The Hydrologic Cycle and How it Affects Your Home's Water
A cold glass of water; so refreshing on a warm summer day. Water is essential for life on earth, but where does it come from? Is the water we drink the same water that we find in rivers, lakes, and oceans? What about rain and snow? Where do they come from and are they a part of what we drink? The short answer is: Yes! All of the water available on Earth is tied together and is recycled through a natural process called the hydrologic cycle. The hydrologic cycle has 3 main parts: evaporation, condensation, and precipitation.
3 Forms of Water
There are 3 forms of water making up the nearly 326 million cubic miles of water on Earth: solid, liquid and gas. The majority of the water is liquid in our oceans, lakes, rivers, and groundwater. Water is a solid in the form of glaciers and polar ice sheets. Vapor, water is its gas form, is found in the atmosphere.
To put it in perspective, oceans by far have the largest amount of water:
- 97% - Oceans
- 2% - Glaciers and Polar Ice Sheets
- >.5% - Groundwater
- <.5% - Lakes, Rivers, Wetlands, Vapor
Through the hydrologic cycle of evaporation, condensation, and precipitation, the Earth doesn’t lose or gain water. This means that the water we have today is the same water our ancestors had, and it’s the same water that was here on Earth even millions of years ago.
The Cycle: Evaporation, Condensation, Precipitation
The hydrologic cycle is a never-ending cycle, with no true beginning and no true end.
Evaporation is the process where a liquid’s surface turns to a gas (vapor). The sun plays a critical role in evaporation. As its rays hit the surface of the water, it raises the temperature, resulting in the top water molecules becoming water vapor. Wind, temperature, and the density of the water can all also play a role in evaporation.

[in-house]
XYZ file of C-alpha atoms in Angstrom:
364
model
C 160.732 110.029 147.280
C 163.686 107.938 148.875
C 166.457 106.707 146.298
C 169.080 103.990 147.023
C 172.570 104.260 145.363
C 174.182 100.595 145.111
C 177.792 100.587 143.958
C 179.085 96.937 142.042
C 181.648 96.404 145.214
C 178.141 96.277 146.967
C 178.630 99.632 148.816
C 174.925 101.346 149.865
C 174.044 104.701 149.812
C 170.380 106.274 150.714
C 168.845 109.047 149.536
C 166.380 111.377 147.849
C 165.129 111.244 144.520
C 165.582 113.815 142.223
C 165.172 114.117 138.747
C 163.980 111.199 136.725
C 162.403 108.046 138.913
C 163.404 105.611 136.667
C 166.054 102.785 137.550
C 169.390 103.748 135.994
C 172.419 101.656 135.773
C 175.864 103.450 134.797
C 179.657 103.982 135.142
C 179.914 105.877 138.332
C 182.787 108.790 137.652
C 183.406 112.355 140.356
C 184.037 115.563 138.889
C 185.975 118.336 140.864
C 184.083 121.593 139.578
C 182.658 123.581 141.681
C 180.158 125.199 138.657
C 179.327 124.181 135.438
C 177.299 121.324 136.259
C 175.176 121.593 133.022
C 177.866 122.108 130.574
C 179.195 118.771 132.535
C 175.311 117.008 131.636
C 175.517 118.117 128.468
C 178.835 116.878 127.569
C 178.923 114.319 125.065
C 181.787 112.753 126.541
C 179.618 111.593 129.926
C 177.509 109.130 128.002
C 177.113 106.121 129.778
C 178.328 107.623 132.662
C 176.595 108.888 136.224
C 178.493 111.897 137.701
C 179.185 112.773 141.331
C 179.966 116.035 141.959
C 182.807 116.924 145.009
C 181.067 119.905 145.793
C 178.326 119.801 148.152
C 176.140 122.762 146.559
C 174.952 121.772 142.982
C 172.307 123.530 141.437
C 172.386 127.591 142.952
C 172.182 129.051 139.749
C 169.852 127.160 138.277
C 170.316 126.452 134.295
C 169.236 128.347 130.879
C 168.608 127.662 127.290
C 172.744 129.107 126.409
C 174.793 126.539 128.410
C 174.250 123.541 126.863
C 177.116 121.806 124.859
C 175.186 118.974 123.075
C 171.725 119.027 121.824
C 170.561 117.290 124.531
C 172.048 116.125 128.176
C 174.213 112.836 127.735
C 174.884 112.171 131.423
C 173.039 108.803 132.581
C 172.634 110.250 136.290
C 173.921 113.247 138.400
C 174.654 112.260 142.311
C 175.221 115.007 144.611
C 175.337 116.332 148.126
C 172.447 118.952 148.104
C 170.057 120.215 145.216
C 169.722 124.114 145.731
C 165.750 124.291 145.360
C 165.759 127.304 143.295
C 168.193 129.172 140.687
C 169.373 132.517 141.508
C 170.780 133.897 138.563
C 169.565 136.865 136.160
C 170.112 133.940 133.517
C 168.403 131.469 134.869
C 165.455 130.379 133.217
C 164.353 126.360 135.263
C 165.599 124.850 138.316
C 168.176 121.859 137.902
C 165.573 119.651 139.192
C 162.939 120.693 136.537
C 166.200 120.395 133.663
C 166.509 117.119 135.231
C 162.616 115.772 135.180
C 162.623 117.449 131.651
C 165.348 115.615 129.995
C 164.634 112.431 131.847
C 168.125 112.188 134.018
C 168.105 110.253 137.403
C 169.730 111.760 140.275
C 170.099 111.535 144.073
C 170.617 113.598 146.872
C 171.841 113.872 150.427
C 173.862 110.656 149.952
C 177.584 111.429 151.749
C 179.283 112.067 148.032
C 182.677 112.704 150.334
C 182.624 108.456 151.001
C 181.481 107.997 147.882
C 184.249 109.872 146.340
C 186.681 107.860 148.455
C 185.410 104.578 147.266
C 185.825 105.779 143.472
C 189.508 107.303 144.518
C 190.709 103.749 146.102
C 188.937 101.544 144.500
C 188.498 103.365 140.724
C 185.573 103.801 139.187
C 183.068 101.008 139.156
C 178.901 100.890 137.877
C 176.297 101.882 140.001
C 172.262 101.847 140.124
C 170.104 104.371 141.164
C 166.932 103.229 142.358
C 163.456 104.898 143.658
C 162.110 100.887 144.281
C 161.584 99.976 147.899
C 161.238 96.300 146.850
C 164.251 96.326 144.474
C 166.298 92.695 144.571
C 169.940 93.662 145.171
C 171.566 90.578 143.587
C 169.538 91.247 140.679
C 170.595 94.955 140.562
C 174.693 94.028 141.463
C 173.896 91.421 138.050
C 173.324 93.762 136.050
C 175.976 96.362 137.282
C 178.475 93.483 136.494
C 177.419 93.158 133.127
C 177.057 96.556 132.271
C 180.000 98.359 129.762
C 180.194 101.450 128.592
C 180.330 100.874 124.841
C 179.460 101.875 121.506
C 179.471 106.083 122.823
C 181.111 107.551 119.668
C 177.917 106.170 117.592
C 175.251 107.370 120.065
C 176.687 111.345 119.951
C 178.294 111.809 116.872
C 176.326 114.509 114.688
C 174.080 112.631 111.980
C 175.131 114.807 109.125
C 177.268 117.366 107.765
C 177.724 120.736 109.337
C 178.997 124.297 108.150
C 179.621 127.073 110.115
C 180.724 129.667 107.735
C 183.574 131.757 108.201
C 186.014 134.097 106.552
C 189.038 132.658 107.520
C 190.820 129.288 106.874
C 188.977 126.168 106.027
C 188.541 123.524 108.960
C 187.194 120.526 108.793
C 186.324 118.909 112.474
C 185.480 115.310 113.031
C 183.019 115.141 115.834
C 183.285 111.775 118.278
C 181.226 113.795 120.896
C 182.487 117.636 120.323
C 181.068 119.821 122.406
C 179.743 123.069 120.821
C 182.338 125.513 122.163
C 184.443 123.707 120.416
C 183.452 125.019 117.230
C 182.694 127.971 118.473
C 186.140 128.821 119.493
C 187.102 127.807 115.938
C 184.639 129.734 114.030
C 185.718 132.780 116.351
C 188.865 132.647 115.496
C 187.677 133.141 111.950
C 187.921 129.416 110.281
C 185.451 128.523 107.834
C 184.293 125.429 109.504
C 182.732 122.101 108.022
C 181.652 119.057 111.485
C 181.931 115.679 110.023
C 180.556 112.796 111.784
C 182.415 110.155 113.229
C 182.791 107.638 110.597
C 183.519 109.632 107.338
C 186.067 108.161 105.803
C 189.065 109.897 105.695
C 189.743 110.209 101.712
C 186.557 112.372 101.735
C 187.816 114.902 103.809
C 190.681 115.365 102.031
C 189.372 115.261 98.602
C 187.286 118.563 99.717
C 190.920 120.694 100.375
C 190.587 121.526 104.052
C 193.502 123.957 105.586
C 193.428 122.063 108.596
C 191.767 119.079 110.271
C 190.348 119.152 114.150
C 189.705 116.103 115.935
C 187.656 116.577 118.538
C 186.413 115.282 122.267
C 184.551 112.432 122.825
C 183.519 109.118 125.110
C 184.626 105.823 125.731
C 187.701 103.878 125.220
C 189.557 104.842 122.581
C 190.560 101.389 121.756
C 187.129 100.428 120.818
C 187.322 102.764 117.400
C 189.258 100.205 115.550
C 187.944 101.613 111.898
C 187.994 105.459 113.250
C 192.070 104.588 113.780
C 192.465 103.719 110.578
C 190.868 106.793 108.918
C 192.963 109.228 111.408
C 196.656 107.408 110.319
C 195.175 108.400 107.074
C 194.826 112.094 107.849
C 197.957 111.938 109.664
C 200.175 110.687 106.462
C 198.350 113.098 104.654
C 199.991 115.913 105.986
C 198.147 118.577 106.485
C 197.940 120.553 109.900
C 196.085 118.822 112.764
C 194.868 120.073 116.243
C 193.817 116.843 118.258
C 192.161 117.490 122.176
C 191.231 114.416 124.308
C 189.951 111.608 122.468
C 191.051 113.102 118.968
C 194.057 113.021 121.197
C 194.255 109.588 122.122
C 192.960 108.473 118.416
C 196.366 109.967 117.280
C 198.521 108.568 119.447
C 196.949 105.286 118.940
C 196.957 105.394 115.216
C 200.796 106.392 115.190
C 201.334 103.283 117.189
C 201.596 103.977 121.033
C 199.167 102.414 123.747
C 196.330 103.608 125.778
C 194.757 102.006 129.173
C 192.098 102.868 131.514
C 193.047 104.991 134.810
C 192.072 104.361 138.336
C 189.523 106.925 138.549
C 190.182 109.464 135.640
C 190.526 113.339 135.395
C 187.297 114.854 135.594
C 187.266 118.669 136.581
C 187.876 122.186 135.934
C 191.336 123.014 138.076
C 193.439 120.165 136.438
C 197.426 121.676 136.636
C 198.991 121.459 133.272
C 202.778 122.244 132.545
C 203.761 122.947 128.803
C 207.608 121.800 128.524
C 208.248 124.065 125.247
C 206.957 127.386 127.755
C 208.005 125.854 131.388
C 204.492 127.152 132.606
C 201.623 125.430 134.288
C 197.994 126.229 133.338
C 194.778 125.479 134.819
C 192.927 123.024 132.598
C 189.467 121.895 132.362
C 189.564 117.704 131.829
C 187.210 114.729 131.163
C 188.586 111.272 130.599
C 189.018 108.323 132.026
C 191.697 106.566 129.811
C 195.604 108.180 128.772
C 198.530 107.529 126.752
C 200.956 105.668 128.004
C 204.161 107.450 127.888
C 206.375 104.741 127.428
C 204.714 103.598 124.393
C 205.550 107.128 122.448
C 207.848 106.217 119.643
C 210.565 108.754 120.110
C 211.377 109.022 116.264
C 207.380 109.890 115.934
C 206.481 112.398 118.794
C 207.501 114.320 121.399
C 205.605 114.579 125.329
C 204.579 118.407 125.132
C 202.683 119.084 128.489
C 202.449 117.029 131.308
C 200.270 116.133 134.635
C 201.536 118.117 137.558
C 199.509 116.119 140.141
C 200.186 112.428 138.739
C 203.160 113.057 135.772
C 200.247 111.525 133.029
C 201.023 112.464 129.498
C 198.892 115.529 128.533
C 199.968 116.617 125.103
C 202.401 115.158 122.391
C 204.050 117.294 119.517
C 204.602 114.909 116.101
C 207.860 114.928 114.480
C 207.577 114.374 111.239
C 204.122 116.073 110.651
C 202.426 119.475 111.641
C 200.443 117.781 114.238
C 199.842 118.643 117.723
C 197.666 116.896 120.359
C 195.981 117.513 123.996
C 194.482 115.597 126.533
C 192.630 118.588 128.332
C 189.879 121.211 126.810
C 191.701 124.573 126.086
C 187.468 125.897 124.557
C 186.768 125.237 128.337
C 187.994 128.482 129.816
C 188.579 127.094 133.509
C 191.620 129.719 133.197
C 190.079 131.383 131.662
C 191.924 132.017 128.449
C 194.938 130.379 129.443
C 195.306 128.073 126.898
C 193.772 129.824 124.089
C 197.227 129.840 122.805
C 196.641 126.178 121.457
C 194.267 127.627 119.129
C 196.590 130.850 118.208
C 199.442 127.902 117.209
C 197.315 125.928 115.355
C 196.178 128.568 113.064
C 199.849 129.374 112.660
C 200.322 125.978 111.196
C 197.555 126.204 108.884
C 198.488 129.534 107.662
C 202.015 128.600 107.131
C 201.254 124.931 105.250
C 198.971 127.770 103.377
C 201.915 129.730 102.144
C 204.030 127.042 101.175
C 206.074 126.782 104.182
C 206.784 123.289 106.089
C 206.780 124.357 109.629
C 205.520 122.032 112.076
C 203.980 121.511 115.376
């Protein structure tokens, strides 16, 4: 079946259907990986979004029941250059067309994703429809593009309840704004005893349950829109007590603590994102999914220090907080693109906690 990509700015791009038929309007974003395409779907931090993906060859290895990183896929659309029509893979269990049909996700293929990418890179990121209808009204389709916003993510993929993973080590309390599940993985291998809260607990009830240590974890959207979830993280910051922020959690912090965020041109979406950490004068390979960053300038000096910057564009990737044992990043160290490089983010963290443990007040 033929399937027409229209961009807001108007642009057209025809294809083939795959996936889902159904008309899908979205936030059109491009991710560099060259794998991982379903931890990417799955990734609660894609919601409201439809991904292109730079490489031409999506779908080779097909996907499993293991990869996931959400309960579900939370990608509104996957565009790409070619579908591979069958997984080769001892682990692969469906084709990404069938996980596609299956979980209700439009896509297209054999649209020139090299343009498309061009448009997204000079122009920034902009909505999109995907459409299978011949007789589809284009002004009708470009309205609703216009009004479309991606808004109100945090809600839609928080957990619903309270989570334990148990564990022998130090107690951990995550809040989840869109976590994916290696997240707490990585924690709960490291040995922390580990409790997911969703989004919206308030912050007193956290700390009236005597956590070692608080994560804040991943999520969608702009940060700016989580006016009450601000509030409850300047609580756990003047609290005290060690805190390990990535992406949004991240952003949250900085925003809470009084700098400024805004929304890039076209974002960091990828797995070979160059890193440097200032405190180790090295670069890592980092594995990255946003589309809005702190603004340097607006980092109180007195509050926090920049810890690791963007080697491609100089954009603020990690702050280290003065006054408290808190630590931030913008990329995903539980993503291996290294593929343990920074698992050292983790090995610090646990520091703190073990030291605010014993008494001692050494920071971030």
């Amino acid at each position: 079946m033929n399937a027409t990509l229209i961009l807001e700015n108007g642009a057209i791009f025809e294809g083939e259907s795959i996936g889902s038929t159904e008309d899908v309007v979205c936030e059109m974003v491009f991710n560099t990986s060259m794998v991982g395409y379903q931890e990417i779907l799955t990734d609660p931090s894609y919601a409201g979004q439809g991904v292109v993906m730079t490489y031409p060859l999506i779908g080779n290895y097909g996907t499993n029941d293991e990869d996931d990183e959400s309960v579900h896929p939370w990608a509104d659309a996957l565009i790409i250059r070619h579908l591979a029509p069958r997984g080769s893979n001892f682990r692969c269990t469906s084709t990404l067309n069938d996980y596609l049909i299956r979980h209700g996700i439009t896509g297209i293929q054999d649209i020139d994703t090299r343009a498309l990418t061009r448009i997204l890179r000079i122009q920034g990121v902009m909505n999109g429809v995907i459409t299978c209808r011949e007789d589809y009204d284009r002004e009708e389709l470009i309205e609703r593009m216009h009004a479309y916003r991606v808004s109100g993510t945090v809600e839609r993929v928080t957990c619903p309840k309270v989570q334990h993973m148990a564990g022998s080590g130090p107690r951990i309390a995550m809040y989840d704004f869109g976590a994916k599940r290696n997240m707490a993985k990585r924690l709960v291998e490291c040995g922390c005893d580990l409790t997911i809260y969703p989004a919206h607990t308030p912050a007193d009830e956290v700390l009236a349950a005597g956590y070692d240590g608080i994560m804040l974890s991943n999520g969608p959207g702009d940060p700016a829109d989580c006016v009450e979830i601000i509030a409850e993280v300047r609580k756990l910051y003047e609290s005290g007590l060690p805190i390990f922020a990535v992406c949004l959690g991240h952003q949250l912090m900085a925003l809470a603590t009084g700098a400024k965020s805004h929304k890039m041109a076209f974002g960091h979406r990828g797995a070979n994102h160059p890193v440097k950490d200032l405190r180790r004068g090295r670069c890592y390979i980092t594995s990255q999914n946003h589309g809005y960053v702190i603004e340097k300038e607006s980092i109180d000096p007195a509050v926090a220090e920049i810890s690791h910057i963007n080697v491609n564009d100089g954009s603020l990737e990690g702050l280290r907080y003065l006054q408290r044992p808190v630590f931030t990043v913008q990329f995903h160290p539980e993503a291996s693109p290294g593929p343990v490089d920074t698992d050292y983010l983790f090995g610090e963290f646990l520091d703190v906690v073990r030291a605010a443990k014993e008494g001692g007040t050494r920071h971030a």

Condensation is the process where gas changes back into liquid water. Condensation is influenced by temperature. Imagine you have an ice-cold glass of water and you bring it outside on your deck on an 85 degree day. You set it on the table and soon the outside of your glass is covered in water. As the water cooled around your glass, the moisture in the air (vapor) reached its saturation point and changed form from gas to liquid. This same process is what makes clouds in the sky and fog at ground level.
Precipitation is the rain, snow, sleet, and hail that falls from the clouds. Precipitation happens when the cloud droplets in clouds grow to a size that they can no longer be suspended in the cloud, and they fall to Earth.
Fun fact: Precipitation equals evaporation!
According to Weatherstreet.com, “All of the precipitation that falls originated as water vapor that was evaporated from the surface of the Earth. It is always raining somewhere on the Earth, just as evaporation is always occurring over most of the Earth's surface.”
Additional Parts in the Hydrologic Cycle
While evaporation, condensation, and precipitation play key roles in the hydrologic cycle, they are not the only part of the cycle.
Transpiration is the process where water vapor is released from plants and soil. This vapor then works the same way as vapor in the atmosphere from evaporation.
Evapotranspiration evaporation and transpiration combined together to release vapor into the atmosphere.
Runoff Is simply water moving across the earth or “running off” the land. Just as rain runs across your yard to the road, or snow and ice that melts from glaciers runs from the polar ice caps creating small streams and ponds along the way.
Water in Your Home
The hydrologic cycle includes the water in your home. While it is in the liquid state as a part of ground water, we use it for any number of things before it gets recycled back into a vapor. The water you cook with, use for bathing, water your plants, clean your clothes, and the water you drink has all been on a journey collecting many contaminants along the way. Whether it’s minerals from the ground or a more human element like industrial runoff, there may be more to your water than just H2O. That’s why it’s important to have a water expert test your water and give you a clear picture of where it has been in its cycle before you drink that nice cool glass of water this summer.
If you think your water at home may be problematic, give us a call! We will send a trained technician to test your water. We will find the solution you need with our full line of WaterCare products.